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New Boiler/Radiator Owner Here!

slayed
slayed Member Posts: 1
edited October 2022 in Gas Heating
I recently purchased my first house, a duplex in Jim Thorpe, PA. The heating system is natural gas water radiators. The fall has finally arrived and I turned the heat on for the first time. (Lots of first times!) I expected to hear some hissing while steam or air purged out of the valves, but it doesnt seem to stop.

I took some photos to show you what Im talking about, maybe someone can school me on these things. What does turning this lever do? Should the hissing stop? Do I need to replace these?




Comments

  • clammy
    clammy Member Posts: 2,827
    From the looks of the radiator valve and the trap on the outlet it looks like you have a 2 pipe steam system ,the air vent on the radiator is a band aide . Most 2 pipe systems do not have air vents there usually there on a main and either a air vent or cross over trap and a dry return main air vent or original air eliminator .a air vent on a two pipe radiator only indicates that’s there is a possibly issue w the systems venting . Usually this because as time went on and un educated on the ways of steam service people just added air vents instead of finding the issues . Usually a air vent is placed 2/3 up from the bottom not on the top of the radiator wrong location and a newbie mistake . You need to find some one is your area which is facials w 2 pipe steam systems and have them go over the system completely . What is meant by this is , checking the system piping and locating either main vents or cross over traps and ensuring they are operating properly ,check return pipe for main air vents and doing the same . Check all radiator traps for proper operating and making sure they are closing against steam and no pressurizing your dry return . Remove air vents from radiators and plug them . I would also have the boiler check to ensure it’s operating properly and is clean not loaded w mud ,check the pressuretroll settings but hopefully it’s a vapor stat clean sight glass, pressuretroll pigtail and low water cut off whether it’s a float type or probe either one should be clean and throughly cycled to ensure it’s proper function and that it shuts the burner off when either flushed ( float type ) or test button pushed , pull the burners and clean . Check your chimney base for blockage . Also not to be over looked is to have them pull the safety valve off and ensure that’s its piping is not loaded w mud and clogged see it all the time ,you need some one who is familiar w steam is required not just some plumber or heating guy that does heat you need some one who is familiar w steam other wise you may not feel they did anything . There’s other things to check and it would depend on the boiler age if it old then I would suggest filling the boiler to the top and check for any dripping water due to a hole in the boiler block . As things are I doubt you will find anyone cheap to perform these tasks and a lot will pretend to do but don’t just my personally experiences being there usually slightly messy and there’s more money in selling you a replacement t boiler . Peace and good luck clammy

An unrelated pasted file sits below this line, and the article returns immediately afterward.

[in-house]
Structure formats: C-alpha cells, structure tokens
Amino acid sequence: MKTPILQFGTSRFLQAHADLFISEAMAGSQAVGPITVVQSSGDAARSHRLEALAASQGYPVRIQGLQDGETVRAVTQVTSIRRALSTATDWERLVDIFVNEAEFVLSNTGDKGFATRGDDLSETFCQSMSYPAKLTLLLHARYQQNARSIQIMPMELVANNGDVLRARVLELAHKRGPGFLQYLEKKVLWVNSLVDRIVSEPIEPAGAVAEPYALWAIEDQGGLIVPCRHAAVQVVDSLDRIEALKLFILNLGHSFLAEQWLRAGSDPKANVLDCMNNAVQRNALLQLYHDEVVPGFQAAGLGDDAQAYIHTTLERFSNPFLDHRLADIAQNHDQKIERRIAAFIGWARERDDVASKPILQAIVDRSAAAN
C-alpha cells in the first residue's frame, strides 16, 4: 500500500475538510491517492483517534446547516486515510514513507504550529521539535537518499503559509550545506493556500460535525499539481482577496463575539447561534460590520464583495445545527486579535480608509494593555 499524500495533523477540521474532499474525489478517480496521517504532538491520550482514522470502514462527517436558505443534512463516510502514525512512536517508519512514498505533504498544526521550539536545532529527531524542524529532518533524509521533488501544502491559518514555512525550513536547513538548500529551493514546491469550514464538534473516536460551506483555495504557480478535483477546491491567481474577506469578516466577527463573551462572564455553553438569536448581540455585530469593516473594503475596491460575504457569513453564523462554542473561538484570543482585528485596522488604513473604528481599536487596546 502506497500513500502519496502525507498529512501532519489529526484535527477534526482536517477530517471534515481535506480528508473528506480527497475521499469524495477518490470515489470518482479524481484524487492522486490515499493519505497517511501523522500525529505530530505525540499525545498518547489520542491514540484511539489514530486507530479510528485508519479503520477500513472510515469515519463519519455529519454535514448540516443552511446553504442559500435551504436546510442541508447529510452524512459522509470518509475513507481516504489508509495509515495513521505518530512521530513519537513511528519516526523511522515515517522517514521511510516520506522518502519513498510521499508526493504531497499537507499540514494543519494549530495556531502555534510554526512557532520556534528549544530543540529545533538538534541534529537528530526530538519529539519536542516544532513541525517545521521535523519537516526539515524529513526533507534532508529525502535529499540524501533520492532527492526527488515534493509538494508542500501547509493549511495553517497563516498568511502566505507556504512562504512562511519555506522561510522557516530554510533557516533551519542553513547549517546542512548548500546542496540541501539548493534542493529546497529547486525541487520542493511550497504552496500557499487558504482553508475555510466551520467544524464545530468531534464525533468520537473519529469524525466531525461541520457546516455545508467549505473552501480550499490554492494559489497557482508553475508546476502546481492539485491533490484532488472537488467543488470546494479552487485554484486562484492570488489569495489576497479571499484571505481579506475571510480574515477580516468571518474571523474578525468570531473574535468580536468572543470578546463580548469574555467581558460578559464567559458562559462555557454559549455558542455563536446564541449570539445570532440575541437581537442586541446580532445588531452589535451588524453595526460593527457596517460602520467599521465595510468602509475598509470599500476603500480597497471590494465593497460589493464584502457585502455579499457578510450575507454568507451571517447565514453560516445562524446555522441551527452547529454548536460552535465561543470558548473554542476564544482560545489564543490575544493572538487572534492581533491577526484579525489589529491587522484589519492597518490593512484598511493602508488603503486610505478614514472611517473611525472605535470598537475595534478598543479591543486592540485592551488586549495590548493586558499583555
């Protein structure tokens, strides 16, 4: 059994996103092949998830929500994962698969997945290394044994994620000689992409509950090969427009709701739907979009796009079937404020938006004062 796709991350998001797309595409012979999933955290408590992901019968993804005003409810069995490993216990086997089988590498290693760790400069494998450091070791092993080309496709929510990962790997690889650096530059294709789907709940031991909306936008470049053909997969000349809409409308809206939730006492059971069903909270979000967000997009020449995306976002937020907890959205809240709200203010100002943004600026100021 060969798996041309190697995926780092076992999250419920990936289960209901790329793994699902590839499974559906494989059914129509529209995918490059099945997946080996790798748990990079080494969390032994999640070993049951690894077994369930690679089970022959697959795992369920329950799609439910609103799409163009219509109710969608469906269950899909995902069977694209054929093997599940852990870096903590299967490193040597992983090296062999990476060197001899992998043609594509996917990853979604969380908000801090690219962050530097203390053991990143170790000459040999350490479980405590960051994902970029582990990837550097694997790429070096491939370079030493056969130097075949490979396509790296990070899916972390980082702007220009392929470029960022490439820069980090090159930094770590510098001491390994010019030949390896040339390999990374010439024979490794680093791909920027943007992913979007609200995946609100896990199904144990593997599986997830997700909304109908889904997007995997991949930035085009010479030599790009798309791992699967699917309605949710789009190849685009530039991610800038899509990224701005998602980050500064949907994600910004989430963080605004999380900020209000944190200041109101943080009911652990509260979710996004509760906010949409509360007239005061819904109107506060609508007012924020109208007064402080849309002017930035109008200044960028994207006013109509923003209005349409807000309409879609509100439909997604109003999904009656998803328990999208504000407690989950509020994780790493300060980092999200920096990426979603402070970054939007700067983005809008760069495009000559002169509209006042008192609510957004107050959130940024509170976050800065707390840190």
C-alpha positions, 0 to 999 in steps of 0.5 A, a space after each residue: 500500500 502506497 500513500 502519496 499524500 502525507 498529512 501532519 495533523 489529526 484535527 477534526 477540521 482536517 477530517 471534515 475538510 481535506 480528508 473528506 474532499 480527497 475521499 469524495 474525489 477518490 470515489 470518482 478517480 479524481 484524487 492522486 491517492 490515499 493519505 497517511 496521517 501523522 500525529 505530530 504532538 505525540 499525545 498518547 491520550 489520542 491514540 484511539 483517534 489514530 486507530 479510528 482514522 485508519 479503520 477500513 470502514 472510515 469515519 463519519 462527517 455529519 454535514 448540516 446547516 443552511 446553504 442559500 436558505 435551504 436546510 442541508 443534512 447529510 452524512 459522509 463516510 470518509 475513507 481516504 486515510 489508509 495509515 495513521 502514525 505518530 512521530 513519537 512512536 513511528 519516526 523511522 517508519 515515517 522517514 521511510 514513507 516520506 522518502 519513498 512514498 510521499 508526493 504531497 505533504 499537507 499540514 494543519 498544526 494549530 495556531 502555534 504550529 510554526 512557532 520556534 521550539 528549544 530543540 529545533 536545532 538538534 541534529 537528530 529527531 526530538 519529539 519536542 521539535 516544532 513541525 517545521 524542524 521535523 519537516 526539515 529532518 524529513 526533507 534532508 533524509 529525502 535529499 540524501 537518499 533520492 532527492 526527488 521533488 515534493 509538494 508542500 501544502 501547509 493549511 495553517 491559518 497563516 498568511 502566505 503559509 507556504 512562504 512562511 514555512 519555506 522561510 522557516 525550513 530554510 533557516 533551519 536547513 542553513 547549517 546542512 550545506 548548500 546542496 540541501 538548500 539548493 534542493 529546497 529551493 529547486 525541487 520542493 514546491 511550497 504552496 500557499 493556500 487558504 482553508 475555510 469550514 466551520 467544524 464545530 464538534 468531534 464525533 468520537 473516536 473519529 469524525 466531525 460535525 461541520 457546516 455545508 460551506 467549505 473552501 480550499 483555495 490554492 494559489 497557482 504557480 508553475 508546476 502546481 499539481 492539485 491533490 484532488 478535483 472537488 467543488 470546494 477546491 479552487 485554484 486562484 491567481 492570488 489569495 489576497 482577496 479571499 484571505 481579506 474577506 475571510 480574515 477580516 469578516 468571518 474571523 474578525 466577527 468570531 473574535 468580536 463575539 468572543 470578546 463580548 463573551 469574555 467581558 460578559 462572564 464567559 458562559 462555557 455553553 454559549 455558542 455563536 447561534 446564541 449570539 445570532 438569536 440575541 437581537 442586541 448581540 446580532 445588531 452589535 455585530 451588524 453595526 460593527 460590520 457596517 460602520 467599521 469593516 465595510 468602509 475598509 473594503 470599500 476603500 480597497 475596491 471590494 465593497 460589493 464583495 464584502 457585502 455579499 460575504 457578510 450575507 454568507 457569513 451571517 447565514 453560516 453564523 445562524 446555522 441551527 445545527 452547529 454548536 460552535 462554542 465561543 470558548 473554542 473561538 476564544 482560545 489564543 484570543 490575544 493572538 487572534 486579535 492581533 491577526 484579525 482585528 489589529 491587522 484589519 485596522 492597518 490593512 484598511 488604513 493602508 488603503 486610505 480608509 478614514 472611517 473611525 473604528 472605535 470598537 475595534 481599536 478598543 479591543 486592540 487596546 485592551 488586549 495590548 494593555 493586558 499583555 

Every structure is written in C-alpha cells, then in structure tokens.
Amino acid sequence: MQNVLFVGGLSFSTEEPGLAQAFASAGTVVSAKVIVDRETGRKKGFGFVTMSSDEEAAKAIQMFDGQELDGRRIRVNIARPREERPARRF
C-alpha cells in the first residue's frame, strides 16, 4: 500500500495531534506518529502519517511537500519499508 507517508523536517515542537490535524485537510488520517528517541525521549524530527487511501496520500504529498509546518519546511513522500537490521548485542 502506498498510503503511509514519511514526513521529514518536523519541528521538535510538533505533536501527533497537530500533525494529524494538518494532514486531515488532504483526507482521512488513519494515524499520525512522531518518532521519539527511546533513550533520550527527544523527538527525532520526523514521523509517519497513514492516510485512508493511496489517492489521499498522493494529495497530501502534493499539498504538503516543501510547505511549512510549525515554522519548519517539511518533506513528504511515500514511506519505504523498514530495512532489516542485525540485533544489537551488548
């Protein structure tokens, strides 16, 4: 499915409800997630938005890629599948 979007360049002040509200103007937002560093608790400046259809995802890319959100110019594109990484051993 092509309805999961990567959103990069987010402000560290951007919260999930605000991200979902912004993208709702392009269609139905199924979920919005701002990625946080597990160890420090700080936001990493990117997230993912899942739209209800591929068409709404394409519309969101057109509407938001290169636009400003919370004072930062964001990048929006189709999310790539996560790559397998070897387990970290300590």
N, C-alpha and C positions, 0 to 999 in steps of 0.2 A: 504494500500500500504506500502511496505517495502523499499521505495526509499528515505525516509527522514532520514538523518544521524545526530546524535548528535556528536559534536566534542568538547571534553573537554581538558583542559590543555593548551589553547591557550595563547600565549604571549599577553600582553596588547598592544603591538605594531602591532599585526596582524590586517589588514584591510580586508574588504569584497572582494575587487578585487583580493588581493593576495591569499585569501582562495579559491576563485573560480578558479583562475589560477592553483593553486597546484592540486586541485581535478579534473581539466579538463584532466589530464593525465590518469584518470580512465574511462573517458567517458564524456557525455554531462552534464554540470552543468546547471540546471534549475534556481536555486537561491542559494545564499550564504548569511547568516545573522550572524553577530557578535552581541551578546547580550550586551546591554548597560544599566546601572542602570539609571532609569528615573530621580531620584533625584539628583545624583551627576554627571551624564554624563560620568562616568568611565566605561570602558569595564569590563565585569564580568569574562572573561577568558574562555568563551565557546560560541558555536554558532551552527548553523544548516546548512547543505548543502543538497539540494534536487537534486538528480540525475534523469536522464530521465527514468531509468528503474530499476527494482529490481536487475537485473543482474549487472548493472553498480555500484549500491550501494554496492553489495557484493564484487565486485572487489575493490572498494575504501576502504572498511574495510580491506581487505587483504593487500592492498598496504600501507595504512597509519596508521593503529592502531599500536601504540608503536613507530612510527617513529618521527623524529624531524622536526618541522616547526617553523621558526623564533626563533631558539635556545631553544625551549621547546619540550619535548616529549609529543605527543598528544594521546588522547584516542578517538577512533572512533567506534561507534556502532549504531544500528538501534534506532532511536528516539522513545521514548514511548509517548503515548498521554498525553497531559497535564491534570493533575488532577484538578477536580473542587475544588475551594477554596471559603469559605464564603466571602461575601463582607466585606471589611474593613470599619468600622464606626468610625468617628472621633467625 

If they say keep the air vents please show them the door .
    R.A. Calmbacher L.L.C. HVAC
    NJ Master HVAC Lic.
    Mahwah, NJ
    Specializing in steam and hydronic heating
  • Jamie Hall
    Jamie Hall Member Posts: 20,473
    The vent shouldn't be there, as @clammy says. The question is, what was the problem that caused someone to put it there? It is possible that the trap on the outlet pipe (lower pipe) is not functioning properly. It's also possible that someone just didn't know what they were doing...

    The way that is supposed to work is that that valve you are looking at should regulate the amount of steam reaching the radiator, and therefore the amount of heat which it is producing. It may be VERY hard to turn, as most folks, once they get the radiator the way they like it, leave it alone.

    The vent hissing may suggest that the boiler is running at much too high a pressure. I suspect that that system should run well on half a pound or so.
    Br. Jamie, osb
    Building superintendent/caretaker, 7200 sq. ft. historic house museum with dependencies in New England